Imagine that you help your child put $500 in an IRA every year from age 10 to 20. Even if he or she never contributes another penny to the account, at age 65, assuming an 8% average return, the account would be worth close to $250,000.

If your child did continue to make annual contributions of $500 per year from age 20 to 65, his or her IRA would be worth about $425,000. If they could contribute $1,000 per year starting at age 20, there’d be more than $600,000 in the account. Try $5,000 a year and the account would exceed $2 million!

If parents have a little foresight, they can put a child on the right path by showing them that when you make investing a habit it’s easy to create financial independence. But parents have to follow a few rules.

But if you don’t get started until middle age and only have 20 years before retirement, you’d have to invest more than $13,000 per year to accumulate $600,000. The more time your money can grow, the easier it is to build wealth.

If parents have a little foresight, they can put a child on the right path by showing them that when you make investing a habit it’s easy to create financial independence. But parents have to follow a few rules.

The main hurdle you and your child must jump in order to qualify for a retirement account is receiving taxable income. Your child can contribute as much as he or she earns per year, up to the annual limit of $5,500. For instance, if your child earns $2,000, the most you can contribute to an IRA on his or her behalf for the tax year is $2,000.

But the tricky part about IRAs for minors is that their earned income must be documented. That means you can’t fund an IRA for an infant or toddler who can’t legitimately earn income. Nor can you pay an 8-year-old a cash allowance for household chores and call it income for the purposes of an IRA without proper documentation. You also can’t pay kids an outrageous rate, like giving your teen $1,000 to wash your car, and then put it in an IRA.

See also: 4 Penalty-Free Ways to Use a Roth IRA Before Retirement

Income That Qualifies Minors for a Roth IRA

So, let review what Adrian needs to know to make sure he complies with IRS rules for his daughter’s future Roth IRA. Kids must earn an allowable type of income, including:

  • wages 
  • tips
  • commissions 
  • scholarship payments 
  • self-employment income

You’ll notice that I didn’t include interest or investment income because they don’t count for the purposes of an IRA.

Older kids may have a part-time job during the school year or full-time work during the summer. If they receive a paycheck with taxes deducted, that makes it easy to document earnings.

See also: 10 IRA Facts Everyone Should Know

Using Self-Employment Income to Qualify a Minor for a Roth IRA

But what about kids like Adrian’s daughter who will likely get paid in cash for babysitting and dog walking? Or kids who receive a Form 1099 at the end of the year? As I mentioned, self-employment income does qualify minors for an IRA.  

For a child’s self-employment income to count toward IRA eligibility, you or your child must file an annual tax return. You’ll use Schedule C or Schedule C-EZ to report the income and any related expenses for your child’s business as a sole proprietor.

His or her net amount of income or loss gets entered on Form 1040, U.S. Individual Income Tax Return. And no matter your age, if your business earns $400 or more, you must also pay the self-employment tax, which covers Social Security and Medicare, using Schedule SE.

Filing taxes is the lawful way to handle the income and the only way to prove that a child qualifies for an IRA.

I know paperwork may seem like a hassle, especially if your child isn’t going to make more than $1,000. But filing taxes is the lawful way to handle the income and the only way to prove that a child qualifies for an IRA.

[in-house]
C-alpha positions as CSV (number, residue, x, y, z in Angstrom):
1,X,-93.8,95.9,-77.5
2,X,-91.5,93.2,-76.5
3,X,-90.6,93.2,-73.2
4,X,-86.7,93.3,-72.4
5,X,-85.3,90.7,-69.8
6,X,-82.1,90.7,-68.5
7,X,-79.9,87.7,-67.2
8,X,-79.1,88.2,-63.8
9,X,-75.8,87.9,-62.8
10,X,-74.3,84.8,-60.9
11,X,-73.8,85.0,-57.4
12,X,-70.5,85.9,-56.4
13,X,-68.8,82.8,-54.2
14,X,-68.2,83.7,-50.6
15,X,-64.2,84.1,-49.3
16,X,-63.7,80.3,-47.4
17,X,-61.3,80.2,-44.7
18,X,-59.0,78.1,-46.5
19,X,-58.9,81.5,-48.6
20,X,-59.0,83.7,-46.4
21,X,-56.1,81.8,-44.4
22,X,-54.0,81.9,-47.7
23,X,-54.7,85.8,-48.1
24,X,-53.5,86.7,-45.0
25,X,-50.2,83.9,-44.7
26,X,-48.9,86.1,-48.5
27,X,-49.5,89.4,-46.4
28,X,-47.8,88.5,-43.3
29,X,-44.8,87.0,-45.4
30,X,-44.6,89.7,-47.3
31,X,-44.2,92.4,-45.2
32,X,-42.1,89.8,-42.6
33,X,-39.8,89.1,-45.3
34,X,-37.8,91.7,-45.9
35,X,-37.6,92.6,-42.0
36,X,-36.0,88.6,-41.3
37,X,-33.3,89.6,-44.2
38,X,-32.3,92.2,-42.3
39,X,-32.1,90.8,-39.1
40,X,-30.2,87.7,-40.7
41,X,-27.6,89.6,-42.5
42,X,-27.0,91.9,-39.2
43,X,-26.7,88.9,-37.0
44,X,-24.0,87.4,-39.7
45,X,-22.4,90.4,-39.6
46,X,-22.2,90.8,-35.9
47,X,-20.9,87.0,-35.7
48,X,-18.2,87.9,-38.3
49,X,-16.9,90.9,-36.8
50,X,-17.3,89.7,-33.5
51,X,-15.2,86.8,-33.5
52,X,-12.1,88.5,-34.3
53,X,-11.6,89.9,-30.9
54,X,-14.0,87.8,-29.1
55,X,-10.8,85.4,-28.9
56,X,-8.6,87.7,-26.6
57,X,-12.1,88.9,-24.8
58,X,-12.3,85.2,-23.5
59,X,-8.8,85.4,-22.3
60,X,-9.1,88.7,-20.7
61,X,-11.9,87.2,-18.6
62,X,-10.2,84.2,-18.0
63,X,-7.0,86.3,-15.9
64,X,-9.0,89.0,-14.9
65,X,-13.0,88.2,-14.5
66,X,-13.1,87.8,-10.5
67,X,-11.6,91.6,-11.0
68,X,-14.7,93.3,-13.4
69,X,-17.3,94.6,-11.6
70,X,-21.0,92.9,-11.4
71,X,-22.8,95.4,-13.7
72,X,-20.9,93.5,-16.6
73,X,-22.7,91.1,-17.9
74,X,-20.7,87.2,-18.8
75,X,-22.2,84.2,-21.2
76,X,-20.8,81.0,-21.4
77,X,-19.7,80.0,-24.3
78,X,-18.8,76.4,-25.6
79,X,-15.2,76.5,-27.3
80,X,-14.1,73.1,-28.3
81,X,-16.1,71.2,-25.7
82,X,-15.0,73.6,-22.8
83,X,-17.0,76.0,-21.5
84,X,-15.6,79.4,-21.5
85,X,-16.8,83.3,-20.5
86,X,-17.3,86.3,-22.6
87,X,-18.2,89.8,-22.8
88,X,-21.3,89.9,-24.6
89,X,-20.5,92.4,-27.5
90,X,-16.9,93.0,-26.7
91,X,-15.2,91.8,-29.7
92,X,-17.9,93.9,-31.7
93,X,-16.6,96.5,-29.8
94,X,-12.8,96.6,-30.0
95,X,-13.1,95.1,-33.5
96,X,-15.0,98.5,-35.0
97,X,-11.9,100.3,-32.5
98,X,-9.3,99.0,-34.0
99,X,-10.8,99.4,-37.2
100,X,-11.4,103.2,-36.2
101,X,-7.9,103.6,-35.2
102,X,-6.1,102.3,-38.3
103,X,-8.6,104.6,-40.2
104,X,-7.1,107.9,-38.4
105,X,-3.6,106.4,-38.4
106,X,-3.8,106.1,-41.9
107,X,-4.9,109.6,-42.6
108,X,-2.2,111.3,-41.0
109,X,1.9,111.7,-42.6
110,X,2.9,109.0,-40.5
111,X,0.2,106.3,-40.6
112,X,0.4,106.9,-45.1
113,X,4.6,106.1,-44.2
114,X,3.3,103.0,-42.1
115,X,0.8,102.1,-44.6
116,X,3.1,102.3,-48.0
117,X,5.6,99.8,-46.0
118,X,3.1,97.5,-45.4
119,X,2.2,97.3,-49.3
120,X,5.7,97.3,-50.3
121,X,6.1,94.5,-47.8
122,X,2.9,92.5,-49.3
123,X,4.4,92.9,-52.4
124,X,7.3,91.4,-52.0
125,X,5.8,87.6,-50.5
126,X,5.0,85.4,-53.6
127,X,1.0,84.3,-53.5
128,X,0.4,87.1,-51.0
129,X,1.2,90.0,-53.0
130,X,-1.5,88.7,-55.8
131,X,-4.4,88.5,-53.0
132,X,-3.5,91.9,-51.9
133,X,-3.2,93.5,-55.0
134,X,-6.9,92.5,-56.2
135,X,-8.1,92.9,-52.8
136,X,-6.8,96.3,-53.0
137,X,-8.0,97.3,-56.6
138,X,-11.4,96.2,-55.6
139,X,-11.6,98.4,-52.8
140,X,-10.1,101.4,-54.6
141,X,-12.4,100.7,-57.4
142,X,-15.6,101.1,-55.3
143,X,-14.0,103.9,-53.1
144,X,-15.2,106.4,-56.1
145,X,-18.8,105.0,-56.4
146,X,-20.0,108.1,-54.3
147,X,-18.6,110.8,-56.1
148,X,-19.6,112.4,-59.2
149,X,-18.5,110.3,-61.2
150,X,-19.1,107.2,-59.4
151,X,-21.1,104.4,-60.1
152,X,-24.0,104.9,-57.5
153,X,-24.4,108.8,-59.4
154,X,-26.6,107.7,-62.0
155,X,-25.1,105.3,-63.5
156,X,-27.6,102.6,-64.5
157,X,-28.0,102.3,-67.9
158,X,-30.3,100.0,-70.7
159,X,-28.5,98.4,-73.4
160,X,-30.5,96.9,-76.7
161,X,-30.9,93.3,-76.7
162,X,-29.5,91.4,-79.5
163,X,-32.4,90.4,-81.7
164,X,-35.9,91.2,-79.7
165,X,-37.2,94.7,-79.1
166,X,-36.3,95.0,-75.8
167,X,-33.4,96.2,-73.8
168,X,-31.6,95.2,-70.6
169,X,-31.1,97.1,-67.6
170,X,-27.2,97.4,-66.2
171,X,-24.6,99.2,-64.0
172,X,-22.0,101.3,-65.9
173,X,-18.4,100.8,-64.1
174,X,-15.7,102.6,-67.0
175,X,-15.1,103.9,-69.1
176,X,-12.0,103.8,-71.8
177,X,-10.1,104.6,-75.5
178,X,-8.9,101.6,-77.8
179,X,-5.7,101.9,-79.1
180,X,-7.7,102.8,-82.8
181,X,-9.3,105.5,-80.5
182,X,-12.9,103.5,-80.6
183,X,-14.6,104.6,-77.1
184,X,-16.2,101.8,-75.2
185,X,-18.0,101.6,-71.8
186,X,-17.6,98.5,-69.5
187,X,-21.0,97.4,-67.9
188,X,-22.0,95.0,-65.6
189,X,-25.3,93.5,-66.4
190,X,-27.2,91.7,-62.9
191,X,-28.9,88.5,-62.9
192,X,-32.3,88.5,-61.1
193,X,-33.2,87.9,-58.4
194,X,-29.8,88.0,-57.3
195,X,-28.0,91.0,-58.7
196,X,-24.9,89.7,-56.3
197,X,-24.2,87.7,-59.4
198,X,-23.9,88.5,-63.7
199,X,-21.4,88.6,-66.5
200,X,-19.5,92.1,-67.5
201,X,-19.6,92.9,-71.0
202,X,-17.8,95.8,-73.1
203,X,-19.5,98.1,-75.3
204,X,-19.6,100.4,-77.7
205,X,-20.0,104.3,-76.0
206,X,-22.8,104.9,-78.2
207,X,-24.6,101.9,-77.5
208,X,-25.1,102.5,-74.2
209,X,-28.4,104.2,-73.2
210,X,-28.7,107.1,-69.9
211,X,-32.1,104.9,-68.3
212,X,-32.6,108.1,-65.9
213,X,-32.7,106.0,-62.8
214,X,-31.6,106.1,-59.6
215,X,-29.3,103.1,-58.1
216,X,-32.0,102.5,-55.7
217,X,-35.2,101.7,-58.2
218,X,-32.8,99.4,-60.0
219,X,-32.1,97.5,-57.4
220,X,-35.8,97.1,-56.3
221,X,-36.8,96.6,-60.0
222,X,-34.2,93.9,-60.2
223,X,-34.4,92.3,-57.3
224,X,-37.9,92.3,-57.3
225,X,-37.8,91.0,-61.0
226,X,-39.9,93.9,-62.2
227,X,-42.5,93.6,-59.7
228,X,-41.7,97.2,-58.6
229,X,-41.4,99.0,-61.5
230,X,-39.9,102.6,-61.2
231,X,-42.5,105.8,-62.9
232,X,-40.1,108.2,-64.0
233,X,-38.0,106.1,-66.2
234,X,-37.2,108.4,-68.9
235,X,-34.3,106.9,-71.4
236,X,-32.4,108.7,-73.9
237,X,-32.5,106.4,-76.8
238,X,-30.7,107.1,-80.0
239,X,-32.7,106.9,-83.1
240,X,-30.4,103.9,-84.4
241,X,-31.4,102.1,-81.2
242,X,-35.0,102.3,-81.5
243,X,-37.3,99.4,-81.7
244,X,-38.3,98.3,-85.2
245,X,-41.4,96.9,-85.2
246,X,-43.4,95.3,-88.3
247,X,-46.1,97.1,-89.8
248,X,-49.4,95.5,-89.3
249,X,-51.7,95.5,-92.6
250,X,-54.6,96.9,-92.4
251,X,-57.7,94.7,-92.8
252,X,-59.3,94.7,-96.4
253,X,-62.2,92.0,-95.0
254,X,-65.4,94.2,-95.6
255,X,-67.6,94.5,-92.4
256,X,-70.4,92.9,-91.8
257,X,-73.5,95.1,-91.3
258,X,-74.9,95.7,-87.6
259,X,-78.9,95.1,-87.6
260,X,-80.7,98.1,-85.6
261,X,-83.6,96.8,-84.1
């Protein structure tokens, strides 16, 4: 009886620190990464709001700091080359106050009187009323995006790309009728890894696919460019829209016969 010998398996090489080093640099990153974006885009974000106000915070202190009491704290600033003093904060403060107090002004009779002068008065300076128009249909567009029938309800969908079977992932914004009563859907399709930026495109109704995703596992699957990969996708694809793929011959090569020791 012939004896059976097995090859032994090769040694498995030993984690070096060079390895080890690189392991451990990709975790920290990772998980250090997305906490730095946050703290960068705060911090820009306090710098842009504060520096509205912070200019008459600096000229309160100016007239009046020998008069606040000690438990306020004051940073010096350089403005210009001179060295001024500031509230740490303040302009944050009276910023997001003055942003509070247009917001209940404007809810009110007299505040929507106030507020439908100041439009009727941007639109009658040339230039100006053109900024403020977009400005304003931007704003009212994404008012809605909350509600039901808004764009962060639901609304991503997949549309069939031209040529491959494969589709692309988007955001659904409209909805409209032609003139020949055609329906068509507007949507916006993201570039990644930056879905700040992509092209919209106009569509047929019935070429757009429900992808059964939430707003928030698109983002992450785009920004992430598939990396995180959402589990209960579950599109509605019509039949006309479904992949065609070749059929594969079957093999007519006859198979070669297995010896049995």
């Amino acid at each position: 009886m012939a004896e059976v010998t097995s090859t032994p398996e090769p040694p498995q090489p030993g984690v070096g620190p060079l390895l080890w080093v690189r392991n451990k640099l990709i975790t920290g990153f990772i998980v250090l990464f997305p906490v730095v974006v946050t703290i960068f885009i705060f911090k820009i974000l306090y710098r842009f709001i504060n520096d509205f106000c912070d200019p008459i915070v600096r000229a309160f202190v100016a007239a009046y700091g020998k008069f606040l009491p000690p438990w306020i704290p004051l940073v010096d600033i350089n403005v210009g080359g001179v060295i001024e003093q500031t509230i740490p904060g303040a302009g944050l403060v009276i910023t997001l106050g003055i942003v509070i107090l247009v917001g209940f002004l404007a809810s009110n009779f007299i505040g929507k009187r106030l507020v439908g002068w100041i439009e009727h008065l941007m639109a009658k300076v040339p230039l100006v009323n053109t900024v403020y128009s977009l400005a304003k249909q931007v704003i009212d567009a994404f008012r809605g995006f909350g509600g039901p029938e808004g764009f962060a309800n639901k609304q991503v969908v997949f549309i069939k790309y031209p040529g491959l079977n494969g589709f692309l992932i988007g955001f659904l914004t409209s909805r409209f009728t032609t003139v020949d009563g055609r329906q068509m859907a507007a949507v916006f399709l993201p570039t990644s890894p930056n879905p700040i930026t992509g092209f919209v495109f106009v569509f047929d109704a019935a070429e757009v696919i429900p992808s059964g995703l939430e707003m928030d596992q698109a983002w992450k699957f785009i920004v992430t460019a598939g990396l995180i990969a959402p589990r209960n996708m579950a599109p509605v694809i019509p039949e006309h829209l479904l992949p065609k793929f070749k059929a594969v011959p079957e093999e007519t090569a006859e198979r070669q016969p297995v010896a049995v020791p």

Additionally, keep detailed records, such as a spreadsheet that lists the date, type of work, and the amount paid to the child so there’s no question about the legitimacy of the income.

Even though your child must have earned income to justify IRA contributions, what gets deposited into the account doesn’t have to come from his or her money. In other words, it doesn’t matter where the money for a kid’s IRA contribution comes from as long as it doesn’t exceed the amount your child earned during the tax year.

Let’s say Adrian’s daughter makes $1,000 this year. Adrian could let her keep the money and put up to $1,000 of his own money into the account on her behalf. IRA contributions can be made at any time during the tax year up to the following April 15.

See also: 4 Ways to Start a Retirement Account as a Self-Employed Freelancer

How to Open a Roth IRA for a Minor

An IRA for a minor is known as a custodial IRA or a guardian IRA. It's easy to open at most major banks, brokerages, and investment companies such as Betterment and TD Ameritrade.

The account will be in your child’s name, but you or another adult will manage it until your child turns 18, or 21 in some states. Just like with a regular IRA, the financial institution may require a minimum amount to get started, such as $50 or $100.

Kids can also have a traditional IRA; however, they typically don’t earn enough to benefit from the up-front tax deduction that comes with it. So, a Roth IRA gives minors the best tax advantages.

See also: 7 Simple Reasons to Invest in a Roth IRA or Roth 401(k)

How to Make Penalty-Free Withdrawals from A Roth IRA

In addition to the tax benefits of a Roth IRA for minors, they offer more spending flexibility than a traditional IRA. As I previously mentioned, you can tap a Roth IRA before retirement without penalty.

That means you can use a portion of a Roth IRA to pay for college, travel, or anything your child may need. Of course, it’s always better not to make withdrawals from a retirement account so it can grow as much as possible.

The sooner you instill the importance of making saving a habit, the better off your child’s finances will be for life.

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About the Author

Laura Adams, MBA

Laura Adams received an MBA from the University of Florida. She's an award-winning personal finance author, speaker, and consumer advocate who is a trusted and frequent source for the national media. Her book, Debt-Free Blueprint: How to Get Out of Debt and Build a Financial Life You Love was an Amazon #1 New Release. Do you have a money question? Call the Money Girl listener line at 302-364-0308. Your question could be featured on the show.